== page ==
With his charisma and Irish humor, Bono urged students to become involved in global development and in the fight against AIDS. Bono founded an organization Debt, Aids, Trade in Africa in 2002 to raise awareness and instigate change in these particular areas.
Summers kicked off the question and answer session asking Bono what the singer thought the key message “for the world’s political leaders” should be.
“The war on terror cannot be won without the war against poverty,” Bono answered.
Bono then addressed his interactions with politicians and the problems he has had reaching some people.
“I had some difficulty meeting with Berlusconi,” Bono said. “They don’t like me,” he added in an Italian accent.
Bono also emphasized the importance of the G8 summit, applauding the progress and the $50 billion increase of development.
Talking about the percent of Gross Domestic Product (GDP) given to aid, Bono said that the United States only gives around .17 percent, falling far short of his aim of .7 percent from all developed countries.
“No Americans know this,” Bono said. “In a recent poll, Americans said between 10 and 20 percent of the GDP has been spent.”
To fight AIDS and poverty, Harvard should play a key role in helping the grassroots efforts, Bono said.
“What Harvard and campuses can do is ferment the movement,” Bono said. “And that’s what’s going to change the game.”
In addition to student involvement, Bono said he and Summers had discussed the possibility of a future collaboration with Harvard. Bono said he could not specify the details of such a collaboration.
“I would love to work with Harvard,” Bono said. “There may be a way of doing something together which would be a plumb line of success in these areas both on the ground and on the donor side.”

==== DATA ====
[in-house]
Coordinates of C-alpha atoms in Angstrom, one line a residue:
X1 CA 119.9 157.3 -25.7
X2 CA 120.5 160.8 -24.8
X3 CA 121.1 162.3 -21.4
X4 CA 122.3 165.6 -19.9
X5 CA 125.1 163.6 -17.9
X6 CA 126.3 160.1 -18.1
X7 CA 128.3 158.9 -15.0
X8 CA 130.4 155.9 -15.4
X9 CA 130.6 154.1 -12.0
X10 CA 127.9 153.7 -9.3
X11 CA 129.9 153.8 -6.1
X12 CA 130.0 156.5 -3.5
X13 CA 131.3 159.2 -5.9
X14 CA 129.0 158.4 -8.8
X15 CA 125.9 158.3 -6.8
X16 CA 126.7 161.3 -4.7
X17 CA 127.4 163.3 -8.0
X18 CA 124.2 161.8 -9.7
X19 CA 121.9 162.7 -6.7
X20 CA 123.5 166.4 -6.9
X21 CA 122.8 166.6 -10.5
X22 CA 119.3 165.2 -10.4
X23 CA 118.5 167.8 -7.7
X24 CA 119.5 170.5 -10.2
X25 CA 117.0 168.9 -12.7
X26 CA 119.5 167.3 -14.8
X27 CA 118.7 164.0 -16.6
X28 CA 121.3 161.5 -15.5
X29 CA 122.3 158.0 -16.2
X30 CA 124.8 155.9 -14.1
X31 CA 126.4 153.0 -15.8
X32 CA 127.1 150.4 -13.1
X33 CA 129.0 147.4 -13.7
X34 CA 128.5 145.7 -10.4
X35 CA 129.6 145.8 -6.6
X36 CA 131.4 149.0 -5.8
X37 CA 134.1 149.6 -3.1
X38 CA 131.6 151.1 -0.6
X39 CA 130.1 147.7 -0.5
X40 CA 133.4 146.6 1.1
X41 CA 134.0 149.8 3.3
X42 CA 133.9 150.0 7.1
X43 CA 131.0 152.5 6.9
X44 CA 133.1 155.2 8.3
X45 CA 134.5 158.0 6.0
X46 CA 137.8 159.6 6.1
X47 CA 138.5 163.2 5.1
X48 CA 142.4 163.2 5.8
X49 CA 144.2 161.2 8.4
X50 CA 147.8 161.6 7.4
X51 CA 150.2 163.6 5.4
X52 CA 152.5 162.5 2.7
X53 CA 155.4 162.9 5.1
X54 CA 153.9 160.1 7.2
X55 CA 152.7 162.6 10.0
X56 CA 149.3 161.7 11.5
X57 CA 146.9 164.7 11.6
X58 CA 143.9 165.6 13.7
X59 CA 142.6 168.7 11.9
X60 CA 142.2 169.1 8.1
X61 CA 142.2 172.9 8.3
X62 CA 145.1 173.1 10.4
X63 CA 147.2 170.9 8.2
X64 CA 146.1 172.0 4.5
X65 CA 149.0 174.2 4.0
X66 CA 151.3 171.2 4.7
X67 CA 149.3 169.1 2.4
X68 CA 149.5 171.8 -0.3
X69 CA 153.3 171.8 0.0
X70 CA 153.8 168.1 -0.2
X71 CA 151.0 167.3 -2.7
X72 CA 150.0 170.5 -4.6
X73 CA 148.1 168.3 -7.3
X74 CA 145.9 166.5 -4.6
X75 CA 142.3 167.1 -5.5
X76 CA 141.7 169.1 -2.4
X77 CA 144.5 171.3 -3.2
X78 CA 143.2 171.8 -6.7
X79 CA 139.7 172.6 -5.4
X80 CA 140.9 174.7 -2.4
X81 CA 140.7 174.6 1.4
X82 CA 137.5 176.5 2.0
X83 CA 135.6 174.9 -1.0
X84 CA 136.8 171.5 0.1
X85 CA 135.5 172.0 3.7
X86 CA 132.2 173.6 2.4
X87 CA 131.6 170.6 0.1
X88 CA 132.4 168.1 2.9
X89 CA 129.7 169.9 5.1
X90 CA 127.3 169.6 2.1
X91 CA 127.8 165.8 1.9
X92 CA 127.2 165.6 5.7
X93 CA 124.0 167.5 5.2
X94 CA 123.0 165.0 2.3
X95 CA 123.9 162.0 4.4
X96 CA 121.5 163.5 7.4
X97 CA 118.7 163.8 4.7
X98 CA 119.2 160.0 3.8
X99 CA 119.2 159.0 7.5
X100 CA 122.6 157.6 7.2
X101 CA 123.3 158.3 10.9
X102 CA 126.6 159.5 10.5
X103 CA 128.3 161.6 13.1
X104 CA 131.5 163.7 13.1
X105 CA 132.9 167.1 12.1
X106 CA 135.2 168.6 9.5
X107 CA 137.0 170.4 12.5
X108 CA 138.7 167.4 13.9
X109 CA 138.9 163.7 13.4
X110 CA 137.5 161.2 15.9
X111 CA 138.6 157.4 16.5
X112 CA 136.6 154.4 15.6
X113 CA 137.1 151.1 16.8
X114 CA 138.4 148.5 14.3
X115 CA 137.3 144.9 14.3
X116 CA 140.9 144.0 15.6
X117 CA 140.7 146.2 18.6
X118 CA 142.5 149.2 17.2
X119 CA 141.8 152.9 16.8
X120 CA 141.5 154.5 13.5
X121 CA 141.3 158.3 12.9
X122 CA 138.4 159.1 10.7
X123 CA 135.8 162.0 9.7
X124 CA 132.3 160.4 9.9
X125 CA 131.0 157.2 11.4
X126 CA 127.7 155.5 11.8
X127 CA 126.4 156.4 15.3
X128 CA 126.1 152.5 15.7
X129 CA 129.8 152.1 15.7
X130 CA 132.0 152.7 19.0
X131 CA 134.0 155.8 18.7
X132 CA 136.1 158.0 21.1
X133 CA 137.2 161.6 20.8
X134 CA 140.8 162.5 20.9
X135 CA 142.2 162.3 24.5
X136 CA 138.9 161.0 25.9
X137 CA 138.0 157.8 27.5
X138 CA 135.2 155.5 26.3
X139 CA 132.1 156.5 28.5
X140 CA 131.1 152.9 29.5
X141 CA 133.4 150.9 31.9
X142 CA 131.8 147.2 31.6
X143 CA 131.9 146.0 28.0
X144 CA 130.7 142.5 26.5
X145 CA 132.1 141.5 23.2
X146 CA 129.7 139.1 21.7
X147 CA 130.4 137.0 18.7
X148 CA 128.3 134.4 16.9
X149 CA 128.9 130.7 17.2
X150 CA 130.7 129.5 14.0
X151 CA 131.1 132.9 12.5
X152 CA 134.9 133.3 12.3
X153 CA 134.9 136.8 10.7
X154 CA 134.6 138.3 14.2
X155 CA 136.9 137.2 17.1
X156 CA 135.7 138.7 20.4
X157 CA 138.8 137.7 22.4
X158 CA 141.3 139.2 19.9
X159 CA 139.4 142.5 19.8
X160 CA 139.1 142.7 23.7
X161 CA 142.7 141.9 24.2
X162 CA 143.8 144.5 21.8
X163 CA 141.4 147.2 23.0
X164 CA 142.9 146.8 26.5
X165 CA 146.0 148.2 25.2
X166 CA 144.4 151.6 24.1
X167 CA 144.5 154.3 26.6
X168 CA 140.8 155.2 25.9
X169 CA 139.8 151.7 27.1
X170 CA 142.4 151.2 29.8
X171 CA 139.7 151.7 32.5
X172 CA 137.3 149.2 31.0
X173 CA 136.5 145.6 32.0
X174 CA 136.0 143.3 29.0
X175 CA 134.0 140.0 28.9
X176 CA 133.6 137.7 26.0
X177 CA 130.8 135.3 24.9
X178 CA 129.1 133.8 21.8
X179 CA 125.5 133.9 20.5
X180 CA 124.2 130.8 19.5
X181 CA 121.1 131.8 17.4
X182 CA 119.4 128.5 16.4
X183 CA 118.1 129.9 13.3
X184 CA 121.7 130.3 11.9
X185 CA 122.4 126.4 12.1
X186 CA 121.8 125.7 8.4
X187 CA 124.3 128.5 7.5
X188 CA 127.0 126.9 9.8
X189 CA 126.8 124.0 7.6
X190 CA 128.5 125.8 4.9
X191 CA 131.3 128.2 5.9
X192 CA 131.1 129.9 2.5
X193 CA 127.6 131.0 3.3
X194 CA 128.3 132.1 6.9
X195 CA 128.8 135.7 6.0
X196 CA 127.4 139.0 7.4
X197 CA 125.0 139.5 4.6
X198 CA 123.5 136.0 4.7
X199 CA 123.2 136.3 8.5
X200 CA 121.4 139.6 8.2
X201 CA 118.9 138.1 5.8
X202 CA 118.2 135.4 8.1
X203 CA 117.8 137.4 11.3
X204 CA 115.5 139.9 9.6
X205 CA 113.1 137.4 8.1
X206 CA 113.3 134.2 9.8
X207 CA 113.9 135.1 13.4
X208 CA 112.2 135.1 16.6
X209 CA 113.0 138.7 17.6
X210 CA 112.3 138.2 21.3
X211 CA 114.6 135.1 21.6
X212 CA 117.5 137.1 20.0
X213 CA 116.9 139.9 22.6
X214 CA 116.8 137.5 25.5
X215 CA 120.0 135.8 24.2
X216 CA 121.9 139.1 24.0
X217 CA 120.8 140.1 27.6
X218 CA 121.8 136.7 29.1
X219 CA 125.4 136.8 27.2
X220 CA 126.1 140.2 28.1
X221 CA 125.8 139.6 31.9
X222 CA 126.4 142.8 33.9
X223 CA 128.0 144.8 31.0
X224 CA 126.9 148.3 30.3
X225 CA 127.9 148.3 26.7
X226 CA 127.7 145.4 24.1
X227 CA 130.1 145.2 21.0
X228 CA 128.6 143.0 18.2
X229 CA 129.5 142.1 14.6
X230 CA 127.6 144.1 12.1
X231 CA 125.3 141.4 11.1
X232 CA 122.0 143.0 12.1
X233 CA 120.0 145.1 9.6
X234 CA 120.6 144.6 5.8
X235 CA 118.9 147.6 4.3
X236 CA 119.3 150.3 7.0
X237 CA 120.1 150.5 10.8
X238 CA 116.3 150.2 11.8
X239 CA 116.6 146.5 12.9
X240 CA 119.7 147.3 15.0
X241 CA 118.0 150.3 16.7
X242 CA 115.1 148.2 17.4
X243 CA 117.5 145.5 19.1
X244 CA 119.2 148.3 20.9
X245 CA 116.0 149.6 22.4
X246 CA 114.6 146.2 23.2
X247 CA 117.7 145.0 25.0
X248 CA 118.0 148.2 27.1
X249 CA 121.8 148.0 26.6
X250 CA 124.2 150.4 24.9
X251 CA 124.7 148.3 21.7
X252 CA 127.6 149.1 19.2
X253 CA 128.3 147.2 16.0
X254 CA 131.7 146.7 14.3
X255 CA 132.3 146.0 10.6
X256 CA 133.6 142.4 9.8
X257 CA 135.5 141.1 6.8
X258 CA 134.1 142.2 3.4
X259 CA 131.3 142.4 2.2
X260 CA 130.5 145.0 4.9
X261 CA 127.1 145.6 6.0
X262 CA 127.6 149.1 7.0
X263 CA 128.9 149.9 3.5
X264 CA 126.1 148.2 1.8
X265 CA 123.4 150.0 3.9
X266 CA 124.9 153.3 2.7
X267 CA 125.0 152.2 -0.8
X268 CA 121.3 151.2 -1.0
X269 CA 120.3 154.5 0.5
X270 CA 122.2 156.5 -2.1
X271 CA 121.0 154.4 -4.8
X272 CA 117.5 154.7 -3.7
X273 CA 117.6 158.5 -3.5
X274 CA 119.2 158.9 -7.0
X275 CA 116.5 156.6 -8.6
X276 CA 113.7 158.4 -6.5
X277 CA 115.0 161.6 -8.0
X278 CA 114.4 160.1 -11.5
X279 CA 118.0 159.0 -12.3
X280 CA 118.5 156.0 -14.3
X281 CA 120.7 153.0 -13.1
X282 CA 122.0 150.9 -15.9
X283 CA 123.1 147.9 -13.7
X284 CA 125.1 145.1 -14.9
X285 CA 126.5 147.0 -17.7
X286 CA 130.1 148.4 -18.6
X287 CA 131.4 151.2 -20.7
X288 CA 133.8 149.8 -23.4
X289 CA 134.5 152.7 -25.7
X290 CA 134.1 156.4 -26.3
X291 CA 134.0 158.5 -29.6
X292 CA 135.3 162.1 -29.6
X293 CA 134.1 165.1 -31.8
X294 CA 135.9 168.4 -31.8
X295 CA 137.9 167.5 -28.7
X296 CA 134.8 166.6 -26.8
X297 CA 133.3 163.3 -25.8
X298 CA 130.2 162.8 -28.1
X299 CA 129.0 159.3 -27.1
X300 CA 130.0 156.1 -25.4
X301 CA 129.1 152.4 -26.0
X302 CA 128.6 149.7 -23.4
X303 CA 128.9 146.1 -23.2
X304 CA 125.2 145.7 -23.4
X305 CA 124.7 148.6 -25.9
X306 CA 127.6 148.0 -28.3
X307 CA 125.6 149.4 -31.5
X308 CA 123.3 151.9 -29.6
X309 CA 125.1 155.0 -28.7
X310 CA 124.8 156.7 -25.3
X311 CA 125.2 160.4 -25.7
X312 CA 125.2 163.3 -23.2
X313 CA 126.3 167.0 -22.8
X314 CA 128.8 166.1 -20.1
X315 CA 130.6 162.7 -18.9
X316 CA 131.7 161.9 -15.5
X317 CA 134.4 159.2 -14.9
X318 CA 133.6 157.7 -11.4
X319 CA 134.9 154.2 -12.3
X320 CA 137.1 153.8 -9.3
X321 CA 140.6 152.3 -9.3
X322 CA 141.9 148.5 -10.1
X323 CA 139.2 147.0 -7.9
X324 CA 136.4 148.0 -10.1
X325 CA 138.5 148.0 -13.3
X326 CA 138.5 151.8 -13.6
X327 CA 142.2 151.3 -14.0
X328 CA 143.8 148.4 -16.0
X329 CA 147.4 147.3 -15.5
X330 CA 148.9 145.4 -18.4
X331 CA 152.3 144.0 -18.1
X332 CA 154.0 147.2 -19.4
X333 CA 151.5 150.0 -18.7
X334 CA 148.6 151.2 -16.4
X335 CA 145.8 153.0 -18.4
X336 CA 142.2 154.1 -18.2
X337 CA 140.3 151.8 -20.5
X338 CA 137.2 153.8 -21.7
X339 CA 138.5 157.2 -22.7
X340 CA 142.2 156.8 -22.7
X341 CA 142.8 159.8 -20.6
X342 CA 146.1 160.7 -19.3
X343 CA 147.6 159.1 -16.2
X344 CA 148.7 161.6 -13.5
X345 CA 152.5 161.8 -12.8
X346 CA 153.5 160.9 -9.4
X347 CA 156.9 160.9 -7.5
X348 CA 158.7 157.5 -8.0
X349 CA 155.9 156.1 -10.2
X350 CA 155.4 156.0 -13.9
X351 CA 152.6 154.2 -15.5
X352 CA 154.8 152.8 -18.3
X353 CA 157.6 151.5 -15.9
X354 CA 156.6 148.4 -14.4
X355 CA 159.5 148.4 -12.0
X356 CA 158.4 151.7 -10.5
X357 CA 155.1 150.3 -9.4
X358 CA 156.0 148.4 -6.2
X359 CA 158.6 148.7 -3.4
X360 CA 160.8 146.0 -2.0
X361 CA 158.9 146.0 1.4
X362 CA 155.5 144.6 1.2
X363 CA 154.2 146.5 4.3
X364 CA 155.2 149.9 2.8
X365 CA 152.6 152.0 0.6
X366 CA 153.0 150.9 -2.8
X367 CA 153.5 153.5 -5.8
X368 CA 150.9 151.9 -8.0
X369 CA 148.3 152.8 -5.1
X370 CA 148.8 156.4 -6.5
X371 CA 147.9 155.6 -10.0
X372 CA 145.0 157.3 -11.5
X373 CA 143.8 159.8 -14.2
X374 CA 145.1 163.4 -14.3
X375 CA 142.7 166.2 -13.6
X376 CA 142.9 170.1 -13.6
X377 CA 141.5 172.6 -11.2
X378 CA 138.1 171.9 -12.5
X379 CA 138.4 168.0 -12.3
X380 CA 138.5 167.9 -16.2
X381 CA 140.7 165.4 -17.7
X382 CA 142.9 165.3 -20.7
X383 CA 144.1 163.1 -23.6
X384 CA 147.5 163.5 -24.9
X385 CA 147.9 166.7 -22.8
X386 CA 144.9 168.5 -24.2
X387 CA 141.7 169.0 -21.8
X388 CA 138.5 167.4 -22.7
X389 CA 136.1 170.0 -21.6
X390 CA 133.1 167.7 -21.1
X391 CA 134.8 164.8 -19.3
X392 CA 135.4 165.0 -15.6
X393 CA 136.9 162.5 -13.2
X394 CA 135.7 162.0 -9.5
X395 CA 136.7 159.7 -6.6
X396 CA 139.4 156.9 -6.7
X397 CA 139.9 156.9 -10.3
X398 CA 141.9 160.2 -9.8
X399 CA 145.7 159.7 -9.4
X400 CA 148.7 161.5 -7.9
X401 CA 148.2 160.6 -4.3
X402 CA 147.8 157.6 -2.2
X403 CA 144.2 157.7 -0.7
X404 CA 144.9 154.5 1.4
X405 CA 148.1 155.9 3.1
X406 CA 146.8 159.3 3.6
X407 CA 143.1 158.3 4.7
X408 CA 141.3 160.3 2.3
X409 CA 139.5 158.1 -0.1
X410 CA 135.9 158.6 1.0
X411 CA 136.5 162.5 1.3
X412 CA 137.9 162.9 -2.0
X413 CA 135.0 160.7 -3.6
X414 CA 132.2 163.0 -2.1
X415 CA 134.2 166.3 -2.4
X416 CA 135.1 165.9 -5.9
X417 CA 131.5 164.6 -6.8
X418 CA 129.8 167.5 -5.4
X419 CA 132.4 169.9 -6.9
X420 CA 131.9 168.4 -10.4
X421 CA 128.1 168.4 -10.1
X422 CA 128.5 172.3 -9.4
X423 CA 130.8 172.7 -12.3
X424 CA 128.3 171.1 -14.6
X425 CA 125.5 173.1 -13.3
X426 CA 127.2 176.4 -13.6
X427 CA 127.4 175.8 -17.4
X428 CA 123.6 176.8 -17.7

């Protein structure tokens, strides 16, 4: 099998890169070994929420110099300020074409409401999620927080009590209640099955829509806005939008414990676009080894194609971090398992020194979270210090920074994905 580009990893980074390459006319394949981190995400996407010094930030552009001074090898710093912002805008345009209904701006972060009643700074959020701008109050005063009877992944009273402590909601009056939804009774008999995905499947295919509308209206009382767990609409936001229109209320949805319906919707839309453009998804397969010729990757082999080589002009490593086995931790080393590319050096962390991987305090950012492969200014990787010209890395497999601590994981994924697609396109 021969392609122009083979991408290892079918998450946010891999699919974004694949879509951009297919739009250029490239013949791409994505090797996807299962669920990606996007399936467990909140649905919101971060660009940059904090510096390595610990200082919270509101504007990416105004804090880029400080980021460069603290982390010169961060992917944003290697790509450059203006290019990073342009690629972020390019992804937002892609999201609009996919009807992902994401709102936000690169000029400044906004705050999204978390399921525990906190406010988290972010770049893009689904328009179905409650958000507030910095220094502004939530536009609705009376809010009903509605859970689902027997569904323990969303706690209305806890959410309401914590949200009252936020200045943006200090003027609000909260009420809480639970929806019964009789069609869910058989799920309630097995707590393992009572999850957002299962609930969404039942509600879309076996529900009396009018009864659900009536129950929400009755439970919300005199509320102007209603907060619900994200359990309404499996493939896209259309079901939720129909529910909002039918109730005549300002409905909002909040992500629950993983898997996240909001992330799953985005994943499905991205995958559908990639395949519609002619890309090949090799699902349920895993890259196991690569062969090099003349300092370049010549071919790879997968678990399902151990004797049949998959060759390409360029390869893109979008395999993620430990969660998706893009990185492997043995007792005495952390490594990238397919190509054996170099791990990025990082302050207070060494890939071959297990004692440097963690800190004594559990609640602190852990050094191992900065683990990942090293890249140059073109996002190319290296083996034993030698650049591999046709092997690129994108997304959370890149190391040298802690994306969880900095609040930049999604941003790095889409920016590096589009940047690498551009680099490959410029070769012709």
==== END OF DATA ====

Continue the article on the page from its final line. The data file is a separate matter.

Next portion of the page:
Bono first came into contact with Summers during his time as Secretary of the Department of Treasury.
“Who is Bono?” Summers said of his initial reaction to meeting the singer. “Is that his first name or his last name?”
“He also thought the band’s name, U2, was a reference to the Cuban missile crisis,” Bono quipped. Since then, the two have cooperated closely. Bono gave Summers a shout out during U2’s concert Monday night and accepted Summers’ personal invitation last June to come to Harvard this fall.
Originally, Bono’s visit yesterday was supposed to include a meeting with faculty members specializing in the issues of AIDS in Africa and an address to students at the Gordon Track and Tennis Center. Unfortunately, Bono doesn’t make big speeches while his band is on tour, according to IOP Executive Director Catherine McLaughlin.
As a result, around 80 students representing various student organizations, including the IOP, the Harvard African Student Association and the Aids Coalition, were allowed to attend the closed event.
“The way we identified the student groups was based on their involvement in international development and global health issues,” McLaughlin said.
The students selected to attend were not disappointed.
“I thought it was absolutely fantastic for someone to be in his position and still care so much about the people and poverty in Africa,” said Jennifer Y. Lan ’07, a member of the IOP. “ I definitely wish he had more time but he’s Bono. He’s probably off to meet the pope right now or something.”
The event, which lasted just under forty minutes, was hosted by the Office of the President, the Institute of Politics (IOP) and the Harvard Institute of Global Health.